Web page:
More than most of the visitors this week, trainer David Hayes knows what international day means to Hong Kong racing after seeing it first-hand emerge from its chrysalis into the butterfly it has become.

During his 10 seasons at Sha Tin from 1995, Hayes witnessed racing's greatest show on turf add the Sprint, shake off all the early protections and become an open championship for the world.

"I saw a lot of important changes and probably the biggest was how competitive Hong Kong's horses became in these races.

I'd get a special thrill out of coming back from Australia to win a big one if Criterion could do it
David Hayes 

"In my early days here, the internationals would come and win pretty much all the races every year but, by the time I left, the locals were giving as good as they got," said Hayes, who played a role in that transformation as a Hong Kong Sprint winner with All Thrills Too in 2001.

"I christened this 'show-off day' and I always loved winning on international day, even the support races, which were always full of nice horses, too. But I'd get a special thrill out of coming back from Australia to win a big one if Criterion could do it."

Hayes has returned twice to compete at an international level since his return to Australia - with Niconero in the 2006 Champions Mile and the 2009 Queen Elizabeth II Cup - but never at "show-off day".

Just over a month ago, Hayes didn't expect to be here this Sunday either, as Criterion was in the hands of Sydney-based trainer David Payne. Out of the blue, Criterion's owner, Owen Glenn, approached Hayes to train the Australian Derby winner with his first target the HK$25 million Longines Hong Kong Cup.

"Horses changing trainers is something that happens a lot up here, but not much in Australia, especially a Group One winner, and he's a pretty classy horse, a good mover," Hayes said.

"He came to me from David in good shape, but a little bit tired after running in the Cox Plate and then backing up in the Mackinnon Stakes. Two Group Ones in a week will take a toll on any horse, but on the positive side he's very fit and I've just taken a fresh view with him."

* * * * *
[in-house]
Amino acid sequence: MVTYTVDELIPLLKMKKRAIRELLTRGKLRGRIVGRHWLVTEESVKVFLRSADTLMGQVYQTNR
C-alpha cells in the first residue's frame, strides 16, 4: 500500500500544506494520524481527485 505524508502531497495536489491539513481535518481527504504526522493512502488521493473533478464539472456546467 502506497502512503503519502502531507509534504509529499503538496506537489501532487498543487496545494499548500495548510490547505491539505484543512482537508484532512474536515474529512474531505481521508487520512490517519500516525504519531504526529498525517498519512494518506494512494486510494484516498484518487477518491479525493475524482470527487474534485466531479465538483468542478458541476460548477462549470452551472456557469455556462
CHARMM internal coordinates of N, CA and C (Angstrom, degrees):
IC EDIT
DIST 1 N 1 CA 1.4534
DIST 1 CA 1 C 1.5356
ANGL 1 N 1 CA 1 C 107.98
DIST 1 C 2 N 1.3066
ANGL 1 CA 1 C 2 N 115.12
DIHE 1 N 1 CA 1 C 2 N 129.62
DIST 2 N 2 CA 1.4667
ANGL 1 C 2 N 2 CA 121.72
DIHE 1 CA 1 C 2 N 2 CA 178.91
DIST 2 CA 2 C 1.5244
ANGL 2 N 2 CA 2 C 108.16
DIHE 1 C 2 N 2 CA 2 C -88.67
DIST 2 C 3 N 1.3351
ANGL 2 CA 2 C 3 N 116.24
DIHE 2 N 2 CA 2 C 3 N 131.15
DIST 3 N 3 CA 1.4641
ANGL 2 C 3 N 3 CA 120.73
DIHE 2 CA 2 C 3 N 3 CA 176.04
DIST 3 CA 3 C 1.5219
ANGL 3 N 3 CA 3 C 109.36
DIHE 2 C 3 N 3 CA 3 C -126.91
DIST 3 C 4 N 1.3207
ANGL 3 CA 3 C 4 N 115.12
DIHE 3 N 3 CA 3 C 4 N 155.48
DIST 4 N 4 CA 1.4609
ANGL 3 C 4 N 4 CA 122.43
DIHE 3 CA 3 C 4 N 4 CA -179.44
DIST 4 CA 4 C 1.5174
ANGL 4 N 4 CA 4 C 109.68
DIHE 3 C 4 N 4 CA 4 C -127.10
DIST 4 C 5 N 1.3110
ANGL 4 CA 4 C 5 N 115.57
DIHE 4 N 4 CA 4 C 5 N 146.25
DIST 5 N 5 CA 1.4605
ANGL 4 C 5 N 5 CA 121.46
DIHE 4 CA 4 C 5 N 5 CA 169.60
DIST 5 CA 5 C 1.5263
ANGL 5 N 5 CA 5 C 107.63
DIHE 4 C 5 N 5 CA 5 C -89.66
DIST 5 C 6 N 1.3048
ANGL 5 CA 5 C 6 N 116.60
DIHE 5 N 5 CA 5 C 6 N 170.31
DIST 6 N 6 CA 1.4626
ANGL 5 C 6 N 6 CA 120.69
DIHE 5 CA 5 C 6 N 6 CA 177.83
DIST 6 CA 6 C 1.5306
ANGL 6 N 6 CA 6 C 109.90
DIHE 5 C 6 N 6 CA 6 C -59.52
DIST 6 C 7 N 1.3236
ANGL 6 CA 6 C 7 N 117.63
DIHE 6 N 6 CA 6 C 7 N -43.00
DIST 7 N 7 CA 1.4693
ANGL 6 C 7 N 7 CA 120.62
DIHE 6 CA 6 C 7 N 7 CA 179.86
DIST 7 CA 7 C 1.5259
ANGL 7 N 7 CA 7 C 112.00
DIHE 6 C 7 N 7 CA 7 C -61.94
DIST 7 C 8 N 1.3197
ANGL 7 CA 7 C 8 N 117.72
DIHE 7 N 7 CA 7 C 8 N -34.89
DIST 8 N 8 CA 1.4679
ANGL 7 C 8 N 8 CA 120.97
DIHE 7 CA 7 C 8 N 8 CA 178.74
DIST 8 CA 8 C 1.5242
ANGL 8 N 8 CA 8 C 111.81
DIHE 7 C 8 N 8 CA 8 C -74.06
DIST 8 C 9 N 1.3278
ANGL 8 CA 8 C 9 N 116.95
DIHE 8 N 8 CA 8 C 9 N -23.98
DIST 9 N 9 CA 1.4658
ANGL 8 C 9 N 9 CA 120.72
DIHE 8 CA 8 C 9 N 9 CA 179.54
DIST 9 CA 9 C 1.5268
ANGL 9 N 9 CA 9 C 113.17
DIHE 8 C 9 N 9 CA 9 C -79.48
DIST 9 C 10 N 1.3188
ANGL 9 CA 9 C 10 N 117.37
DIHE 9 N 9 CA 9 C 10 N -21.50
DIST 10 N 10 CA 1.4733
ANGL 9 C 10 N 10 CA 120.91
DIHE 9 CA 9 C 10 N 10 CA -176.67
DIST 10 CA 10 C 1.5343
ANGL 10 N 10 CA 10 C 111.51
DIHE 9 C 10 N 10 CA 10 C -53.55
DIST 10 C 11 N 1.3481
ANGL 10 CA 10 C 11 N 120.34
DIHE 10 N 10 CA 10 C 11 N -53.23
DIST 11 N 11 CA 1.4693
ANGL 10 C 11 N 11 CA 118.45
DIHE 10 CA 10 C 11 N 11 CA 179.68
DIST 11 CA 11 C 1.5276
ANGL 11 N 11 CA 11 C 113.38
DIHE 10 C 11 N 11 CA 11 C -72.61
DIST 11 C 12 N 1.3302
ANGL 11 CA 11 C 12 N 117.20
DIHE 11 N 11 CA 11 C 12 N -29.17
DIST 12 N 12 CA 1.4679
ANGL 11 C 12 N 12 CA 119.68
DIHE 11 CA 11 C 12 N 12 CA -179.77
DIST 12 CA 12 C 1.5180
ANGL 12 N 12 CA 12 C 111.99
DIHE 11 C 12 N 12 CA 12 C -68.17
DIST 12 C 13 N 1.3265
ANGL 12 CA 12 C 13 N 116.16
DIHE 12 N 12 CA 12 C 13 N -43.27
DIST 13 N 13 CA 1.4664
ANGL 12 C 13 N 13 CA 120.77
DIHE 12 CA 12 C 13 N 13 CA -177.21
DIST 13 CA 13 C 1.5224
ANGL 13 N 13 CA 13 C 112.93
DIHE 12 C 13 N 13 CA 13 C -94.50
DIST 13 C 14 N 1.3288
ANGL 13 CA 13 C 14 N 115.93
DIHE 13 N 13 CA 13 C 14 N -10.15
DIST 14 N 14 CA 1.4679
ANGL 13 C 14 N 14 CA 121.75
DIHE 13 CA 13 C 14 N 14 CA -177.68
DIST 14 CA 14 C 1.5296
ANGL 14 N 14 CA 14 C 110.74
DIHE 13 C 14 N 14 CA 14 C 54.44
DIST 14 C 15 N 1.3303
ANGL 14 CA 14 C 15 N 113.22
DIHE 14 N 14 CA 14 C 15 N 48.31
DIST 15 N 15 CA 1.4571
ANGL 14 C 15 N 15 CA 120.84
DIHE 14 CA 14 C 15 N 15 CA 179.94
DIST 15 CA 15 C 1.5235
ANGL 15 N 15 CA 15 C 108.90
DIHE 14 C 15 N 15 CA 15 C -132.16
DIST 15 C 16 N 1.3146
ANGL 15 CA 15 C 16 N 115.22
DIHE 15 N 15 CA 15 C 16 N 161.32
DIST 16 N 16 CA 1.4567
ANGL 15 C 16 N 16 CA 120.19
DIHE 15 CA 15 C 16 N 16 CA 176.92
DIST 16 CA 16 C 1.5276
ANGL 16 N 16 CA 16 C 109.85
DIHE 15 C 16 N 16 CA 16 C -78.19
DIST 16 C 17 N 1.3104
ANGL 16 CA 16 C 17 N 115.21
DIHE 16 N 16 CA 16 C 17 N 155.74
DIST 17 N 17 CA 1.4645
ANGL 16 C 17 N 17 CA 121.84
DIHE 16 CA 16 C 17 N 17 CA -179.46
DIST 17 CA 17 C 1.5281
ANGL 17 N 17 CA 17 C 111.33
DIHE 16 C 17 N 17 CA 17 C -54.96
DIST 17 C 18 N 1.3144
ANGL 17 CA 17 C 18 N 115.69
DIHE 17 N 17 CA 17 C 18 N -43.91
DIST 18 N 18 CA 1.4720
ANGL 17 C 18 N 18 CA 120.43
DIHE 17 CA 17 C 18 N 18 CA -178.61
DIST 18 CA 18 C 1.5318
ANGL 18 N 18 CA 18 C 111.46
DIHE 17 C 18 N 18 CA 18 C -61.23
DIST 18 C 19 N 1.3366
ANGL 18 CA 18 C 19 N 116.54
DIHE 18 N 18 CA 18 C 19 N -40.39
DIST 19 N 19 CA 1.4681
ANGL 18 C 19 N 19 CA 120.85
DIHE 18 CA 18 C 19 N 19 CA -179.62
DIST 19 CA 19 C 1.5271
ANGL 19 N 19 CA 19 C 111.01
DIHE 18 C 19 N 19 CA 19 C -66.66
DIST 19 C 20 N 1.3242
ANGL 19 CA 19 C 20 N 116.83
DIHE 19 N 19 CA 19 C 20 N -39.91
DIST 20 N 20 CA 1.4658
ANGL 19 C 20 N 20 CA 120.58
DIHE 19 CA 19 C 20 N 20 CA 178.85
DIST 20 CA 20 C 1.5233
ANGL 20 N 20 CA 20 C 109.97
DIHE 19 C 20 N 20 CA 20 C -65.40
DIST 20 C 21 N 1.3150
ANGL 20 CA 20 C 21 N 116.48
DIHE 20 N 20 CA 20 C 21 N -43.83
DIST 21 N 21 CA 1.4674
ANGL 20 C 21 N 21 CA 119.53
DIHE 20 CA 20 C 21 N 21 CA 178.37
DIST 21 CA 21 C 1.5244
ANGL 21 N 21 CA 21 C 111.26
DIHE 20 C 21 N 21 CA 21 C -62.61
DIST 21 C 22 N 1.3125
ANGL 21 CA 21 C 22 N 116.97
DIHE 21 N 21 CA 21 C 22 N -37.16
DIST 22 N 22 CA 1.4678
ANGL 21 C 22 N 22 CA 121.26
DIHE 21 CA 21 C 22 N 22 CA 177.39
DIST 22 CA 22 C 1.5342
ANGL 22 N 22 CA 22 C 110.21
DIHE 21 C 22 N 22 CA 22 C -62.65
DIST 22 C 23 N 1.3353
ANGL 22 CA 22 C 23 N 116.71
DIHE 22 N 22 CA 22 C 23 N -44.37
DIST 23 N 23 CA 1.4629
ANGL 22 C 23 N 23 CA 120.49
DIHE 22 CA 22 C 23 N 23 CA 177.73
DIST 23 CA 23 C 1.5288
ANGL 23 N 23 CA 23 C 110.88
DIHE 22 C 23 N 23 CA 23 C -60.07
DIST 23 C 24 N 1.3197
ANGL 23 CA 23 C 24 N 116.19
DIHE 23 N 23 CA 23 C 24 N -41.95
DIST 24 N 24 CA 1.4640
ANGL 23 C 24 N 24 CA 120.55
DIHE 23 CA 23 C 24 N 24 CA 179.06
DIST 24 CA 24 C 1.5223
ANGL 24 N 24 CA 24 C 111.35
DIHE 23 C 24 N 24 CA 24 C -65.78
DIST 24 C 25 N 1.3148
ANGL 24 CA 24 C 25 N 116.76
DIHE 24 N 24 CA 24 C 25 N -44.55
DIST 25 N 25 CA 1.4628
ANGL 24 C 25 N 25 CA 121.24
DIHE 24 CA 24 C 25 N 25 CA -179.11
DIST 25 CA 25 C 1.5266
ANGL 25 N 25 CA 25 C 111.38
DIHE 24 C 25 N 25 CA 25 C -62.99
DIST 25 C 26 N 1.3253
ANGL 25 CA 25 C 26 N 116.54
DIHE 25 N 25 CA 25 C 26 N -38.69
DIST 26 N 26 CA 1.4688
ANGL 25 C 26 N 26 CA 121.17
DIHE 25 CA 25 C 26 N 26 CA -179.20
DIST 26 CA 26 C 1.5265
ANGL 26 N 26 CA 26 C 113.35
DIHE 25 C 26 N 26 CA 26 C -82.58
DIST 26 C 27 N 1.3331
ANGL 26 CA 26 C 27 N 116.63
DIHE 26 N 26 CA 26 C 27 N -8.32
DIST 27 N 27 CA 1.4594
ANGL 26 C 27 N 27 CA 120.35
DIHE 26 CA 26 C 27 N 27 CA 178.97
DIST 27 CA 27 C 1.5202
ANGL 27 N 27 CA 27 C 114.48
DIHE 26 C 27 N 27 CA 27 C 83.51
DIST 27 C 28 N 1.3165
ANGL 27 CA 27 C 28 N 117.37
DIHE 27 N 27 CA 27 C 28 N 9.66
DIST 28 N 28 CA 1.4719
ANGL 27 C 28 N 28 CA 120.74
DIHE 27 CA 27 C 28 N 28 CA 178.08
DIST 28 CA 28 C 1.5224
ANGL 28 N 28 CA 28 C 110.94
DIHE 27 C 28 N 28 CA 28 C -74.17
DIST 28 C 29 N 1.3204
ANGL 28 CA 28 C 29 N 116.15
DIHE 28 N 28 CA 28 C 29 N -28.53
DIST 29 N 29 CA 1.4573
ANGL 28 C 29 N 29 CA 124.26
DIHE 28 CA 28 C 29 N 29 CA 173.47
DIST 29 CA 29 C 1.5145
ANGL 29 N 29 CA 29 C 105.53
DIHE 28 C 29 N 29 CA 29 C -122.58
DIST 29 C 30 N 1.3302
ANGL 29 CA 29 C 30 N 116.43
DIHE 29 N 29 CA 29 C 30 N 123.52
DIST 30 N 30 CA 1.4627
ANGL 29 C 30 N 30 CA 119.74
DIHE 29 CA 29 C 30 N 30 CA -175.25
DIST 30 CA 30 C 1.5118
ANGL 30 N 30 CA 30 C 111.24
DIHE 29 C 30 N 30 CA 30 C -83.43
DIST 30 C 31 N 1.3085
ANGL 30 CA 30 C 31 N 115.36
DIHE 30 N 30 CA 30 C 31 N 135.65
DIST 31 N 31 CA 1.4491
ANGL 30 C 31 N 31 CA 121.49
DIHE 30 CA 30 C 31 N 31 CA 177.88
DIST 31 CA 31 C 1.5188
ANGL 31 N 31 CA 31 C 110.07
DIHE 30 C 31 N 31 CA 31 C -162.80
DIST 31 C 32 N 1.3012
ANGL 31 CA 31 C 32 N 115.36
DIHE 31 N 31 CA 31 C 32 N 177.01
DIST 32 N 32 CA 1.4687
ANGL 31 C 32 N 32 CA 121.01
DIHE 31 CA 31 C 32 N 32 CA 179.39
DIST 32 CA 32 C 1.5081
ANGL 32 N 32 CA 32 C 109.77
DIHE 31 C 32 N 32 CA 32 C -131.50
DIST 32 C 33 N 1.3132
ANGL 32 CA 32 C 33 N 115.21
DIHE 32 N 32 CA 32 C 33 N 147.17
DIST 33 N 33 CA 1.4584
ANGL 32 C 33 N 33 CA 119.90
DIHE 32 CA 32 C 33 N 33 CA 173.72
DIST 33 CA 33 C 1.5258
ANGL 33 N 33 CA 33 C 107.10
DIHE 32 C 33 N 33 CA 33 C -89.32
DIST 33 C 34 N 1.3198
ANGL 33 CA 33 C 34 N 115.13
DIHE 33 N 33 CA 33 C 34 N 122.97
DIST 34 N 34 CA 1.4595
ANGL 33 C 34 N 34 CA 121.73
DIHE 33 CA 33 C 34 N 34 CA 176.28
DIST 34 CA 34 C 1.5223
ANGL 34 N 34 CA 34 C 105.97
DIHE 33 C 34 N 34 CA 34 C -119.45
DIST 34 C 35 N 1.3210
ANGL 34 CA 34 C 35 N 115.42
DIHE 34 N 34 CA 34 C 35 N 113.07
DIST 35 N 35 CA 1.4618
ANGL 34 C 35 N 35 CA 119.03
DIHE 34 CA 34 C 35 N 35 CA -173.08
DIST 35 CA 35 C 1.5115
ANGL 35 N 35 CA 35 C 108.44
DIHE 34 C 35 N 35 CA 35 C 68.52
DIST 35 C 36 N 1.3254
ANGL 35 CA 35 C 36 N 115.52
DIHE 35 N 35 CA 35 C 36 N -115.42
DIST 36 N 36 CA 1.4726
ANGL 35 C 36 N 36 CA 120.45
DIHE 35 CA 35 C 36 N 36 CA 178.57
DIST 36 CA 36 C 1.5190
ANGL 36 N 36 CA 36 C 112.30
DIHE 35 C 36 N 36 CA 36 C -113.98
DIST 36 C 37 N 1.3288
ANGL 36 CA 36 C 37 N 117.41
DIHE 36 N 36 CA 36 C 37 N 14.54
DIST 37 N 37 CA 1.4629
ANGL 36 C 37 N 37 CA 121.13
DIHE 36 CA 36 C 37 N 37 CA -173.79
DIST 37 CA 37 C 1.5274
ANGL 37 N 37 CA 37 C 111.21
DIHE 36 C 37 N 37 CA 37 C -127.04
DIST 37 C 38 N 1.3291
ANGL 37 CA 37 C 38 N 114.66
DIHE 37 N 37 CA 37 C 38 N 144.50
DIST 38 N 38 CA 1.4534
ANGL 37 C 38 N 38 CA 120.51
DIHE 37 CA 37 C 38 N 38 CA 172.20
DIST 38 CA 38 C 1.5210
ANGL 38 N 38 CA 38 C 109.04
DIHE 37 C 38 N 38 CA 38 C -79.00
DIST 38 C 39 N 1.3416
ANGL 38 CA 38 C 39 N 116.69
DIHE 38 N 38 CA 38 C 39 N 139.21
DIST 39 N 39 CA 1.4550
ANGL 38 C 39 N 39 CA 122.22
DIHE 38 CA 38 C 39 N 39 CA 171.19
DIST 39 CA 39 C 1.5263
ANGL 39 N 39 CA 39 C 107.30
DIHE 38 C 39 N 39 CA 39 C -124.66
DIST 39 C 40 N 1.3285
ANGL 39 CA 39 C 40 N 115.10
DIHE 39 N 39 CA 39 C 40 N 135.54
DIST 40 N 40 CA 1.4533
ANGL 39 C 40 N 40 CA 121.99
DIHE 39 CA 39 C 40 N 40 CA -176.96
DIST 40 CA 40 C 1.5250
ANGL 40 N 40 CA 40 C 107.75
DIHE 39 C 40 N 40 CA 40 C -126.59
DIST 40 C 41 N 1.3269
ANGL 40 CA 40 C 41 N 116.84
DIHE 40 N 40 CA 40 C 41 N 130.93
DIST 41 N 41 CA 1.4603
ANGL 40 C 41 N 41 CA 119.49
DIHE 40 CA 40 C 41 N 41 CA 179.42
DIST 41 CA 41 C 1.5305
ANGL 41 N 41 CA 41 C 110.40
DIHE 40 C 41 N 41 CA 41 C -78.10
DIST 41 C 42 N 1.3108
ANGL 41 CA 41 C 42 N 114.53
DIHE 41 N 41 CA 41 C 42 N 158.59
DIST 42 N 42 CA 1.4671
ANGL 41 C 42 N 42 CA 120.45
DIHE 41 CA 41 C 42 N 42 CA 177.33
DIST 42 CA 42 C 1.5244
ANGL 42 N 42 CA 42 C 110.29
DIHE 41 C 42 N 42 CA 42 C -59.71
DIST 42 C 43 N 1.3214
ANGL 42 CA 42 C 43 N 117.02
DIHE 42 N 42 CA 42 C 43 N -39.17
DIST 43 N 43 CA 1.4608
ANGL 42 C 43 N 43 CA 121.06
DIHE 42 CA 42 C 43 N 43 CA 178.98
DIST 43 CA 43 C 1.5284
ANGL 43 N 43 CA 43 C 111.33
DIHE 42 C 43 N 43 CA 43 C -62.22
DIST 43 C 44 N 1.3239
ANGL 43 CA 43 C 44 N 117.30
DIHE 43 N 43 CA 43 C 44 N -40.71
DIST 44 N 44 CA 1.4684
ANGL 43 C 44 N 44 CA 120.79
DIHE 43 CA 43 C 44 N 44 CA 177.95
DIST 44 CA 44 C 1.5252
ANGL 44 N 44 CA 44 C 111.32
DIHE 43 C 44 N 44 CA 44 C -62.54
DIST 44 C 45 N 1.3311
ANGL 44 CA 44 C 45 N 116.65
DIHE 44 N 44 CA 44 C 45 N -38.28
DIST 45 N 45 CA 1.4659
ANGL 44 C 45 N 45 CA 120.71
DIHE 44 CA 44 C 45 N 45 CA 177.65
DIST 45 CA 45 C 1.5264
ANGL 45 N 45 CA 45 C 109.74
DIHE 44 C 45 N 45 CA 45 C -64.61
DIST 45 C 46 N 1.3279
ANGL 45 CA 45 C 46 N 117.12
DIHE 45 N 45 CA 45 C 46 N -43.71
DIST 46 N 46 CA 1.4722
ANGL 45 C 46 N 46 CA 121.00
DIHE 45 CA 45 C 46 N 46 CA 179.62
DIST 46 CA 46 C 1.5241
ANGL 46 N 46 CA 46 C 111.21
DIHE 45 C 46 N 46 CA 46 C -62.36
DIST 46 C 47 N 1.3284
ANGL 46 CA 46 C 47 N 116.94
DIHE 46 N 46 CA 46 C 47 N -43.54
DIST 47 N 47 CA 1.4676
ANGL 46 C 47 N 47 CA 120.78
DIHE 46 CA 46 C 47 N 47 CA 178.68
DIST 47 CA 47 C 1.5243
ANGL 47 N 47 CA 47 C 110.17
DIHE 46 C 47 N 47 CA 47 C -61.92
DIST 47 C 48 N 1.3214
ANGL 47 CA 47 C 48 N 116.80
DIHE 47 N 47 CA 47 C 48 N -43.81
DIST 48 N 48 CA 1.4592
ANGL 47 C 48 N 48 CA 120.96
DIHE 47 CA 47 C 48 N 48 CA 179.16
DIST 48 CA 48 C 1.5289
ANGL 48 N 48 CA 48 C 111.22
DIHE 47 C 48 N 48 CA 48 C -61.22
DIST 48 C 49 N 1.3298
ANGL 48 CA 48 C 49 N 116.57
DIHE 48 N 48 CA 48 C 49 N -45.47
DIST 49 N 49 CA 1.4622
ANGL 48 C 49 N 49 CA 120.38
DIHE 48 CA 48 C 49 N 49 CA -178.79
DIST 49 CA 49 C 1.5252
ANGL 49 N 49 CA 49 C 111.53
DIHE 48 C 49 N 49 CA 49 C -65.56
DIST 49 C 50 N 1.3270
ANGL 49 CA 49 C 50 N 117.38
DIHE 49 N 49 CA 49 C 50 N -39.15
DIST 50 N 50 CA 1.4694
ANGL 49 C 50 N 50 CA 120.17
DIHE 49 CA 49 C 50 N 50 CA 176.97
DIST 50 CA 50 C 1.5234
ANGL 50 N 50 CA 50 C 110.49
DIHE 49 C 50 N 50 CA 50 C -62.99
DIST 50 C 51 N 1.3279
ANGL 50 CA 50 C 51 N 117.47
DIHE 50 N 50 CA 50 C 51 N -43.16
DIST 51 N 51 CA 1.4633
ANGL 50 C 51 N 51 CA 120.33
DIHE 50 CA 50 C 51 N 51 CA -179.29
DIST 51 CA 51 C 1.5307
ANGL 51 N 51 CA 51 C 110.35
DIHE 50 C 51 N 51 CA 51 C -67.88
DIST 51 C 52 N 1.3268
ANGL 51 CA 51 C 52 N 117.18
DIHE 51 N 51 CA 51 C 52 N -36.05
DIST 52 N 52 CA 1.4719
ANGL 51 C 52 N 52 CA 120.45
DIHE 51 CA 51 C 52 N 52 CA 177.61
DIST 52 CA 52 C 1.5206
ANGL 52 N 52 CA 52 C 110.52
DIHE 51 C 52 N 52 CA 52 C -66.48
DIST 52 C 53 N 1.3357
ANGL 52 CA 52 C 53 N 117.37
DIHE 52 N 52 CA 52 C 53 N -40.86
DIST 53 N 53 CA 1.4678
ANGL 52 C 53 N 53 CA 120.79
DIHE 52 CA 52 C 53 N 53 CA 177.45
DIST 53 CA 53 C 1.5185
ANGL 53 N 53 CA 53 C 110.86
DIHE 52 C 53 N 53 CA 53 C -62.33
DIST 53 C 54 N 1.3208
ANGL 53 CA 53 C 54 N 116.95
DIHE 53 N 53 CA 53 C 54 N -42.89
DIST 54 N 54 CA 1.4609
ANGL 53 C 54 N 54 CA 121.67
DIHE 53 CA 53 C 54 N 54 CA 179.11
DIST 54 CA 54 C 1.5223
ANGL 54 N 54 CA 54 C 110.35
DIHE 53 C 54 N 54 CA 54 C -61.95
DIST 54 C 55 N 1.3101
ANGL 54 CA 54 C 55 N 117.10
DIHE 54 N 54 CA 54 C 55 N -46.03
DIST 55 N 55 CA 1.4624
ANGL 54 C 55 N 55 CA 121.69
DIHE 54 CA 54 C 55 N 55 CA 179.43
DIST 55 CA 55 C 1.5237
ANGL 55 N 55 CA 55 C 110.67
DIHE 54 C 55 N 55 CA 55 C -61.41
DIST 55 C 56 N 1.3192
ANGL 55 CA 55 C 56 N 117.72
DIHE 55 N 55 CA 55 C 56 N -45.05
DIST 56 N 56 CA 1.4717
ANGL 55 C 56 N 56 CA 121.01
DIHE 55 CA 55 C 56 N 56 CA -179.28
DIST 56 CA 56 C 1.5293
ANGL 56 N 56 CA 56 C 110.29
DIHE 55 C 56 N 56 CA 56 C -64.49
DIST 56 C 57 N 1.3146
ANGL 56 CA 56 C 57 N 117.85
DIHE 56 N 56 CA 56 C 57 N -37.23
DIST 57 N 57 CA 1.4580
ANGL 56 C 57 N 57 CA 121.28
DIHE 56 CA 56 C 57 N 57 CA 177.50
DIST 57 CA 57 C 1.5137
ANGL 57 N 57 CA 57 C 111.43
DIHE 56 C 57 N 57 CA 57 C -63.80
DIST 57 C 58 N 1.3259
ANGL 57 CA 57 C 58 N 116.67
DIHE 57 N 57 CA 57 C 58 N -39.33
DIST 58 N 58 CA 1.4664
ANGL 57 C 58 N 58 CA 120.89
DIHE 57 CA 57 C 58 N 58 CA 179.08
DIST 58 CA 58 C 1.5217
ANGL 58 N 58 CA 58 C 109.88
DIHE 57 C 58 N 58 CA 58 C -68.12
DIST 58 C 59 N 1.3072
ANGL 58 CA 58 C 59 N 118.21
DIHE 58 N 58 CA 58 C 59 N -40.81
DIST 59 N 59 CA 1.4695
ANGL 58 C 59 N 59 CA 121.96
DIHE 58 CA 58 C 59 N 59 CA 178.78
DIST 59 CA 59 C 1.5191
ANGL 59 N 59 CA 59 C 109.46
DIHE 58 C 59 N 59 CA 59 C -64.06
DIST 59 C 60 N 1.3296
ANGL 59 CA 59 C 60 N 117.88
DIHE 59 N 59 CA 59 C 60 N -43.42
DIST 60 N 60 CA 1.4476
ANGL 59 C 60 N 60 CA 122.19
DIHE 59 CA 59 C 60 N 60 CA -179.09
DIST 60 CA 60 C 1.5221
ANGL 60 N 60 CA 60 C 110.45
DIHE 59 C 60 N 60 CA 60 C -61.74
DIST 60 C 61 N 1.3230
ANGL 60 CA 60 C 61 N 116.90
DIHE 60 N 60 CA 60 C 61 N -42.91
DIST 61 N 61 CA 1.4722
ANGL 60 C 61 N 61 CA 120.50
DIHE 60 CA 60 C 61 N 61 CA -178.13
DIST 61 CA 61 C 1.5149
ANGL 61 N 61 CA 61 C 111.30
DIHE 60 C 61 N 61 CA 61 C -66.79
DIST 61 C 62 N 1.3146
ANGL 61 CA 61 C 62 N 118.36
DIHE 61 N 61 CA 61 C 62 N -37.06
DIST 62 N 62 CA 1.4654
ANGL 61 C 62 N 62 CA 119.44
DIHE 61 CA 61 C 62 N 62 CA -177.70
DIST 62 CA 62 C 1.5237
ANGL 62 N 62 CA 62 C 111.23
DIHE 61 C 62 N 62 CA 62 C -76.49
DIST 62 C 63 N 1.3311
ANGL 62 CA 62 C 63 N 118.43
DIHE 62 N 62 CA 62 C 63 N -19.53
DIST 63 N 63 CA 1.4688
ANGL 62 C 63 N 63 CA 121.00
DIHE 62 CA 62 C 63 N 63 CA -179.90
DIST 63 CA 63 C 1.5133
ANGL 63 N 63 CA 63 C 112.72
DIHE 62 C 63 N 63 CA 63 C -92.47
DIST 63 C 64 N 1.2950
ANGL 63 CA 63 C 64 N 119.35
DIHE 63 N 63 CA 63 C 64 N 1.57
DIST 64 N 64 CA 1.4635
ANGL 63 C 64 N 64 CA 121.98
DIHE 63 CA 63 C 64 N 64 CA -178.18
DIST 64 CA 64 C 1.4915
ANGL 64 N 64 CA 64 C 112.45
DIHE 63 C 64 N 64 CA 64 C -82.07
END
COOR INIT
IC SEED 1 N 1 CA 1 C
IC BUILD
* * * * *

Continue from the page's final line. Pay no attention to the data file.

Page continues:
It was a plan that was nearly over before it began, with what seemed to be a colic attack the day before Criterion was due to fly out of Melbourne.

"He had a reaction to a [compulsory for horses travelling to Hong Kong] tick wash that looked like the symptoms of colic. So we treated him for colic and thought he was over it and then the quarantine official in Australia didn't want to let him fly so soon after a colic attack.

"There was a bit of a fuss, but we finally got him on the plane and it was only when he got to Hong Kong and a rash blew up on him that we realised it was never colic in the first place but an allergic reaction."

Hayes turned up yesterday at Sha Tin pleased with what he saw in Criterion.

"He looks very healthy, he's well hydrated and doing well," he said. "He'll have a gallop on Tuesday, but won't do too much this week. I'll just trust him, like a trainer should with a good horse."

 

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